Buoyancy Compensators (BCs)
by Conrad H. Blickenstorfer
What is a BC? Basically just an air bladder that you can inflate or deflate depending on how much buoyancy you need. When you dive, your buoyancy changes with the depth you're at and also with the amount of air still in your tank. Since you don't want to constantly fight rising up or sinking down you need some sort of buoyancy compensation device, or a BC--a Buoyancy Compensator. Some people call them BCDs, or Buoyancy Control Devices. Same thing. The BC is a mandatory piece of safety equipment that every scuba diver must have. The BC shown on the right is a Cressi S111R. As you can see, BCs are fairly elaborate affairs that may include numerous functions and features, some of them optional.
BCs started out as simple life jackets designed to make a diver float face-up on the surface. They then morphed into front-mounted "horse collar" vests that tended to put divers off-balance and were hard to blow up. Today, BCs have evolved into ever more complex multi-functional systems that do all sorts of things other than just providing the proper buoyancy while diving and acting as safety flotation devices when a diver is on on the surface waiting for a pickup.
A modern BC has any number of functions and can have all sorts of accessories. The air tank attaches to the BC, as well as the regulator and alternate air supplies. Some BCs have many other attachments and add-ons, and each BC manufacturer has numerous patented and unique features to provide them with an edge.
Types of BCs
There are a variety of different types of BCs. Each type affects underwater movement, buoyancy control, floating behavior and your ability to carry things. Different manufacturers use different terminologies to describe their designs, so the categories we're listing here may be known by different names.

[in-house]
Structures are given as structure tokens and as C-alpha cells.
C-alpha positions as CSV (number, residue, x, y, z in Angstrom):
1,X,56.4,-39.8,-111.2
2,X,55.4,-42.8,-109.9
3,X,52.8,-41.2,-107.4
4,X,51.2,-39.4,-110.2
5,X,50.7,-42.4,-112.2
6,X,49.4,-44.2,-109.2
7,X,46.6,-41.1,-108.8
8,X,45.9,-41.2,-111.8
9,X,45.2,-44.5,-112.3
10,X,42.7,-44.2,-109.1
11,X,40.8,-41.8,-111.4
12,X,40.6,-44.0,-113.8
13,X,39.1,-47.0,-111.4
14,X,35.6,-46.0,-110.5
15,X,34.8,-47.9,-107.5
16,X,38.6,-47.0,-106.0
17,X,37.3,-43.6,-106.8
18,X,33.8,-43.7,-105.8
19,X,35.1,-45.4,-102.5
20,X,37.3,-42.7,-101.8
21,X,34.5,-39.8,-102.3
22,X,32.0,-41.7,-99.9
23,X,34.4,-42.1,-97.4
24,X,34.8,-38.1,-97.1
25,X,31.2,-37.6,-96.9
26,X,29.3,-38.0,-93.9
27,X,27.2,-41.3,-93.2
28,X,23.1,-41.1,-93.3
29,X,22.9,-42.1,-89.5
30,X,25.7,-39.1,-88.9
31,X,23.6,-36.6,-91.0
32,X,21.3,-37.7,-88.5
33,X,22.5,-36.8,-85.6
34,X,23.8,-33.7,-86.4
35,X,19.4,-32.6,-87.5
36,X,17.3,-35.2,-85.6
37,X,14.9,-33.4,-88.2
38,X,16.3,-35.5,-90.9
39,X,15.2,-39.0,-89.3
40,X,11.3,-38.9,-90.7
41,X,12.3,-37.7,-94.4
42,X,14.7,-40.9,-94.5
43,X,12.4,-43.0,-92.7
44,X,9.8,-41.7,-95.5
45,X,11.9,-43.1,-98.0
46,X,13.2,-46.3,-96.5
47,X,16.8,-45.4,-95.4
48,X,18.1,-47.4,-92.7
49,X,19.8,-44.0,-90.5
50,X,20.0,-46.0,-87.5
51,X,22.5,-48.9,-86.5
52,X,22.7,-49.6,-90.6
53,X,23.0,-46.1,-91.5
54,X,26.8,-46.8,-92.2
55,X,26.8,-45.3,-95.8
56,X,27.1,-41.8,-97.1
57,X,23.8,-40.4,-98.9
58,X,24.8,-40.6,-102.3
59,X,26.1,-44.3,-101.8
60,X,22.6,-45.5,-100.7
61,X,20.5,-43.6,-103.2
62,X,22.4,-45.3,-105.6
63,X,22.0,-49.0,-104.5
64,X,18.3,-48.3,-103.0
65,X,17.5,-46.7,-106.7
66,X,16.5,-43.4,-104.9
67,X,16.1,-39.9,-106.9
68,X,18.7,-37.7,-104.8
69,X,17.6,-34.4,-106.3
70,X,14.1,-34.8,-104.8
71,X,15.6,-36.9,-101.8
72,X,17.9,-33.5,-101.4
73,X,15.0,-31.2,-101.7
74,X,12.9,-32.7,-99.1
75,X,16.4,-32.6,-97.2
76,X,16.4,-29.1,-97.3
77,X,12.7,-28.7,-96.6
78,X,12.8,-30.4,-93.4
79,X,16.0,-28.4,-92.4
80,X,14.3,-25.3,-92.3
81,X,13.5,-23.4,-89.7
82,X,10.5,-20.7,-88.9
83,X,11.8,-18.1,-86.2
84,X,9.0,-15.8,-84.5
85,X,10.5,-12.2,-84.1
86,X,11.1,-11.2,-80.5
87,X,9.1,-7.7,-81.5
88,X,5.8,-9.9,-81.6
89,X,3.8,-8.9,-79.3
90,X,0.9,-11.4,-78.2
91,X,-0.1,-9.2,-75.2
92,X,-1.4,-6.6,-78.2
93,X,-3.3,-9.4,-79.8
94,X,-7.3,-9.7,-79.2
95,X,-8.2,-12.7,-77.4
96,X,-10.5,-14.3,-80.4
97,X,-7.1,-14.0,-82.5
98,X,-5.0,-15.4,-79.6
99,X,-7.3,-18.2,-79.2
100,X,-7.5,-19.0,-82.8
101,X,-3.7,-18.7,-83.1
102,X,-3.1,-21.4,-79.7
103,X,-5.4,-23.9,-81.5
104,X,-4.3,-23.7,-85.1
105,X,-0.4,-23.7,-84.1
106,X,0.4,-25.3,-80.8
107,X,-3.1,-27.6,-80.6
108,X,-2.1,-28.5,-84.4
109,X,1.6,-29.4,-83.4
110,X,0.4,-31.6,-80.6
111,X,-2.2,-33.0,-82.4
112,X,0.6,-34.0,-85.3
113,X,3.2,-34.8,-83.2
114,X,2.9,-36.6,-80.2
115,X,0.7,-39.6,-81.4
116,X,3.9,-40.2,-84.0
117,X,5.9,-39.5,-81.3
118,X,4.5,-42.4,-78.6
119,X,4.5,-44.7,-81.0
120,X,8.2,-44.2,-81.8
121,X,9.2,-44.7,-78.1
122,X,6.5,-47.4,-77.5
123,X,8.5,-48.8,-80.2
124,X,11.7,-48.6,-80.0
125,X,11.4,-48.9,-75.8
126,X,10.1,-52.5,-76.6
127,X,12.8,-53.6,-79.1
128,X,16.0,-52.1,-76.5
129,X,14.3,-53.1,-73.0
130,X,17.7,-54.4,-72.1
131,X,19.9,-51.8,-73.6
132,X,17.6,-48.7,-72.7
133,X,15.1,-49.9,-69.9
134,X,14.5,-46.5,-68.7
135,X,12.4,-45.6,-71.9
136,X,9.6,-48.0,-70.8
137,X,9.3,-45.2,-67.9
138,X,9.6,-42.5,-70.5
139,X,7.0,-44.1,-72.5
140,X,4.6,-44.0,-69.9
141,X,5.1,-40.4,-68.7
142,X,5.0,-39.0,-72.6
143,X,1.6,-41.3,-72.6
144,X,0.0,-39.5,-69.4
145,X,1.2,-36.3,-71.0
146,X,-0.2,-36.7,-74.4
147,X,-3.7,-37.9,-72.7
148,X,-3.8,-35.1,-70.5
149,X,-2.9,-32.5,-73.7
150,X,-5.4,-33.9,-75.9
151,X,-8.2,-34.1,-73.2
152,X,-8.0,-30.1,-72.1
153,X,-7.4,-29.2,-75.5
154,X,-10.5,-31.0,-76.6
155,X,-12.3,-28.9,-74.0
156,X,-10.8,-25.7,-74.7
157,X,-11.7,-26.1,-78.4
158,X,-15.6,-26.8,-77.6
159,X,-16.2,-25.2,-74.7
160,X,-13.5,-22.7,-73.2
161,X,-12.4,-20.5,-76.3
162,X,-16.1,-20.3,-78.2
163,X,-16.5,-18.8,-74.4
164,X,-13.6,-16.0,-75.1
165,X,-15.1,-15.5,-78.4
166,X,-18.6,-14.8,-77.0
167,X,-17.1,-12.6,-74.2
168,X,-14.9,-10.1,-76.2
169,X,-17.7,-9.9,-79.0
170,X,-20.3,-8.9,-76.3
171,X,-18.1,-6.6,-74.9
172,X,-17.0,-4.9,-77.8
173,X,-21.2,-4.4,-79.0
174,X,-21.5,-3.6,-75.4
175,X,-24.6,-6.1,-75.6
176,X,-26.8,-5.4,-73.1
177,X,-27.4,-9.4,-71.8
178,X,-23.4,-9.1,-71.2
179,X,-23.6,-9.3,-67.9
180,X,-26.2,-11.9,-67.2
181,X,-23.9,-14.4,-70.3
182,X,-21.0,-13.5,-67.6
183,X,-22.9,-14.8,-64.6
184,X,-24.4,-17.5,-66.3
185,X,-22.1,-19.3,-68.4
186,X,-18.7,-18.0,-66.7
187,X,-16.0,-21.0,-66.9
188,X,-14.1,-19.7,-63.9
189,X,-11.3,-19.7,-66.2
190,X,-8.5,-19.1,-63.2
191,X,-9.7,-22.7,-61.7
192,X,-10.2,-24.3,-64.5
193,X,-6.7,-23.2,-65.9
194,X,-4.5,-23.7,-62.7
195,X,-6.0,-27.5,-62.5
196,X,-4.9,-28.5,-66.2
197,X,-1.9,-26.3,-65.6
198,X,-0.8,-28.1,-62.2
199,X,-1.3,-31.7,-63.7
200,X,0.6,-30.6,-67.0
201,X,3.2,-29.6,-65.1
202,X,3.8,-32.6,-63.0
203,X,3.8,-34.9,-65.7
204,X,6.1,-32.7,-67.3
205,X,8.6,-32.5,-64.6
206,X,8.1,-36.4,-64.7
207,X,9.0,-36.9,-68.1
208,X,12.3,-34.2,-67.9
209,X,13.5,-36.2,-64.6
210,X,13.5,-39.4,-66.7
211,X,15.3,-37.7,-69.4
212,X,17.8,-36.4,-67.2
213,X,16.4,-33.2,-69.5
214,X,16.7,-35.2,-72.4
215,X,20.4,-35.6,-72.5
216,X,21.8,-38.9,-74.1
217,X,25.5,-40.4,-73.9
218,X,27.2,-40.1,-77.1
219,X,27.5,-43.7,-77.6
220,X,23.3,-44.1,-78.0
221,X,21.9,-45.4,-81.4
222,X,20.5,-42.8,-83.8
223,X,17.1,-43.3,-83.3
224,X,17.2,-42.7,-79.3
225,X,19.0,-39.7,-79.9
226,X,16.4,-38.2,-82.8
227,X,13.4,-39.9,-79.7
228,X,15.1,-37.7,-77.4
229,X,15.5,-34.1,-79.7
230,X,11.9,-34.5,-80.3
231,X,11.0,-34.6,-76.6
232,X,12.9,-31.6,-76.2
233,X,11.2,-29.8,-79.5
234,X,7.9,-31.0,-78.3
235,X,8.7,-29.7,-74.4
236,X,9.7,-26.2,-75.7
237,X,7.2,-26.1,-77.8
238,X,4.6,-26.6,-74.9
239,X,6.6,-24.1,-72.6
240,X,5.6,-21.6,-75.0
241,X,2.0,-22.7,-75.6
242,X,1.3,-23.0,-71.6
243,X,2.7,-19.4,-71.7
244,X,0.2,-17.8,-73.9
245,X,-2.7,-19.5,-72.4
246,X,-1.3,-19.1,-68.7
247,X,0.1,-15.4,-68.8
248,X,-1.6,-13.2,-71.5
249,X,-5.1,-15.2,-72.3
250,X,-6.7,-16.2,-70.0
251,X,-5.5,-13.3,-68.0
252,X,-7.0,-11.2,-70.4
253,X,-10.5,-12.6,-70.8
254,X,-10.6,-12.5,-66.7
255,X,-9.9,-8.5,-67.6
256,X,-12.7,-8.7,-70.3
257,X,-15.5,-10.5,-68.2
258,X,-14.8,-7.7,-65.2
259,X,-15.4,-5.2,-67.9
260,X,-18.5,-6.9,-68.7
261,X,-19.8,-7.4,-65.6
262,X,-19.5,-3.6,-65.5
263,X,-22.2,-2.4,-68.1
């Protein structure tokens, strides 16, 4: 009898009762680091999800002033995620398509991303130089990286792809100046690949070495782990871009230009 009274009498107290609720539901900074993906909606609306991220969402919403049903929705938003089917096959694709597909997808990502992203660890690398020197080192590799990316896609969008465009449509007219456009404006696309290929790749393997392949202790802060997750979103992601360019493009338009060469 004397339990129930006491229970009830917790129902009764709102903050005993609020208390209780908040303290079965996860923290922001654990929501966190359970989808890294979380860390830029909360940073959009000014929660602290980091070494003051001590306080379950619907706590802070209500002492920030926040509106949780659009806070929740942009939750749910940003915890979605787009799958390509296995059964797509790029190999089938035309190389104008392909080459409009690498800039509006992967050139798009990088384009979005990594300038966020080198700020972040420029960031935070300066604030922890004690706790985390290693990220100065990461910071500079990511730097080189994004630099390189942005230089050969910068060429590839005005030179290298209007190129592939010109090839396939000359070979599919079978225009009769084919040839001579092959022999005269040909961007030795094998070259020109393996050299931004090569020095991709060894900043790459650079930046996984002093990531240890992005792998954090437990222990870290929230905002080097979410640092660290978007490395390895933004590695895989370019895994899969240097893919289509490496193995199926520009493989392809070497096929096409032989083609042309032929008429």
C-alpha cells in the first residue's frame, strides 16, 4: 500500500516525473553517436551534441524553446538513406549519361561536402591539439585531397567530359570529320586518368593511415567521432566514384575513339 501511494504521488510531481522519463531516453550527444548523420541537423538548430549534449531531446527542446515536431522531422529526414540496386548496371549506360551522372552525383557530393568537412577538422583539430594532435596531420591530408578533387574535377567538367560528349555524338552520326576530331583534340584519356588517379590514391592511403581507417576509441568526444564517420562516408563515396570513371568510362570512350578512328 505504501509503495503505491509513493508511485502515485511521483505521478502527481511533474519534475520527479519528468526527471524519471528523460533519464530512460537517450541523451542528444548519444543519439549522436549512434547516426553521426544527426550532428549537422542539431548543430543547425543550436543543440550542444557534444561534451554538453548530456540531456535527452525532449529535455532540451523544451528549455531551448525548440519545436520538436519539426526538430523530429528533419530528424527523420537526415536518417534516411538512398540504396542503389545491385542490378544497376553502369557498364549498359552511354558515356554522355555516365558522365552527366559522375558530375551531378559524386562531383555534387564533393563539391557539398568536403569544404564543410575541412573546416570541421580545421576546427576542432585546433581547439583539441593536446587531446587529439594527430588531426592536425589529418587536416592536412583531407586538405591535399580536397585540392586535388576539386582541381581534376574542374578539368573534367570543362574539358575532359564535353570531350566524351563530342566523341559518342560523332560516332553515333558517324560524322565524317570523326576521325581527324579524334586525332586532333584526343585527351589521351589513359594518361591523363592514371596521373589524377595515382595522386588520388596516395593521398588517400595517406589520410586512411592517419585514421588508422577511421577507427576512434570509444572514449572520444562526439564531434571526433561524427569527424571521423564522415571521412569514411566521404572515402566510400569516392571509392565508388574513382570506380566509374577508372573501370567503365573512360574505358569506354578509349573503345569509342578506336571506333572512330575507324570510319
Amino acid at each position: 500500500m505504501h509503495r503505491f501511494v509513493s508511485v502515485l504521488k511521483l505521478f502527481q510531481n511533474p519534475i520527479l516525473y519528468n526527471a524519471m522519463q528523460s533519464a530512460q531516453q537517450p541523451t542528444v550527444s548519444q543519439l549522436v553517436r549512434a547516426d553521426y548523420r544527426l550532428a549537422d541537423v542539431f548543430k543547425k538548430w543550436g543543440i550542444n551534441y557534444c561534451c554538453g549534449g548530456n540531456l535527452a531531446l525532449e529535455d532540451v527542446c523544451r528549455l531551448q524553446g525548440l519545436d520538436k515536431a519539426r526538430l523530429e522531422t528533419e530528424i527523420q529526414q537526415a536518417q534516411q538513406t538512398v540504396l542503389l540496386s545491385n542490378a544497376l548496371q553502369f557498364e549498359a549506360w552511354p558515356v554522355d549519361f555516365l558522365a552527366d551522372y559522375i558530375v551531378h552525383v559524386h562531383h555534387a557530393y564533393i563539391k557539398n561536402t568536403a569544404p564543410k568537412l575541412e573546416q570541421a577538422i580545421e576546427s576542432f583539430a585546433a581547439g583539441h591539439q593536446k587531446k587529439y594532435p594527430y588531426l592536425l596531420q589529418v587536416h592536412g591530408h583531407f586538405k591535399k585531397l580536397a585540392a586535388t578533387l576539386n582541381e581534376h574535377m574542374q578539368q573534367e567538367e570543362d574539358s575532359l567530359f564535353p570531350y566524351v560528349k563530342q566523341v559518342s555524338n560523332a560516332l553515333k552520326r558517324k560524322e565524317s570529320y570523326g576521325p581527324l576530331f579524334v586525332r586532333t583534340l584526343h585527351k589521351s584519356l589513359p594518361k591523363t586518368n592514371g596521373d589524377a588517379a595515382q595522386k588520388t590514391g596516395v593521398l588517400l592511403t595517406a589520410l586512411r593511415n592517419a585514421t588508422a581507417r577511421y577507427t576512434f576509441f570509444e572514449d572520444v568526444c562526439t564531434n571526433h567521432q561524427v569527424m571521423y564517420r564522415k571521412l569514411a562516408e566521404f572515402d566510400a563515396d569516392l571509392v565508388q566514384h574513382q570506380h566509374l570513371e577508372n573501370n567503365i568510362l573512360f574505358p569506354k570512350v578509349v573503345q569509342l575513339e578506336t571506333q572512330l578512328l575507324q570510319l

Back Mount BCs, sometimes called "wings" or "Back Flotation Jackets," have the air bladders located on the back, to the left and right of the tank. This leaves the front area--chest and waist--uncluttered, which makes back mount BCs popular with photographers, technical divers or those who spend a lot of time swimming on the surface. Back mounts provide good stability. They have oral and power inflaters. Since the air bladders are in the back, there may be counterweights or "trim pockets" that can be loaded with various amounts of weight.
Stabilizing Jackets or vests allow air to move anywhere inside the jacket. Air will gather at the highest point and thus provide very good stability. Stabilizing jackets have a natural, comfortable feel and excellent buoyancy behavior, and are therefore the BC of choice for most recreational divers.
Front-Adjustable Jackets are very flexible and can be worn with various thicknesses of diving suits. They are also very easy to put on and take off. However, they are not very popular anymore.
What does a BC contain:
Air bladder - Air bladders are made of very durable urethane plastic/polyethylene. Some designs have just a single bladder of various shapes and designs, whereas others use a twin-bag system where the inner polyethylene bladder can be replaced if it breaks or springs a leak. In twin-bag designs, the outer layer isn't necessarily a bladder; it primarily serves to protect the inner bladder. Twin-bag designs are usually heavier and bulkier and thus less convenient to transport.
Power inflator - This is a low-pressure direct feed tube from the first-stage regulator. You press a button to pump more air into the suit. Some power inflator systems have their own separate air source which might even also serve as a backup air supply. Some BCs have/had carbon dioxide cartridges for emergency inflation at the surface. These present a risk of accidental inflation and are no longer available in the US.
Oral inflator -- An inflator hose attached to the diver's left shoulder that lets you inflate the BC via blowing into a mouthpiece.
Dump valve - This is to let air out of the BC and is usually located on the left shoulder where the inflator hose is. The valve is actuated by pulling a cord. Some BCs have two or more dump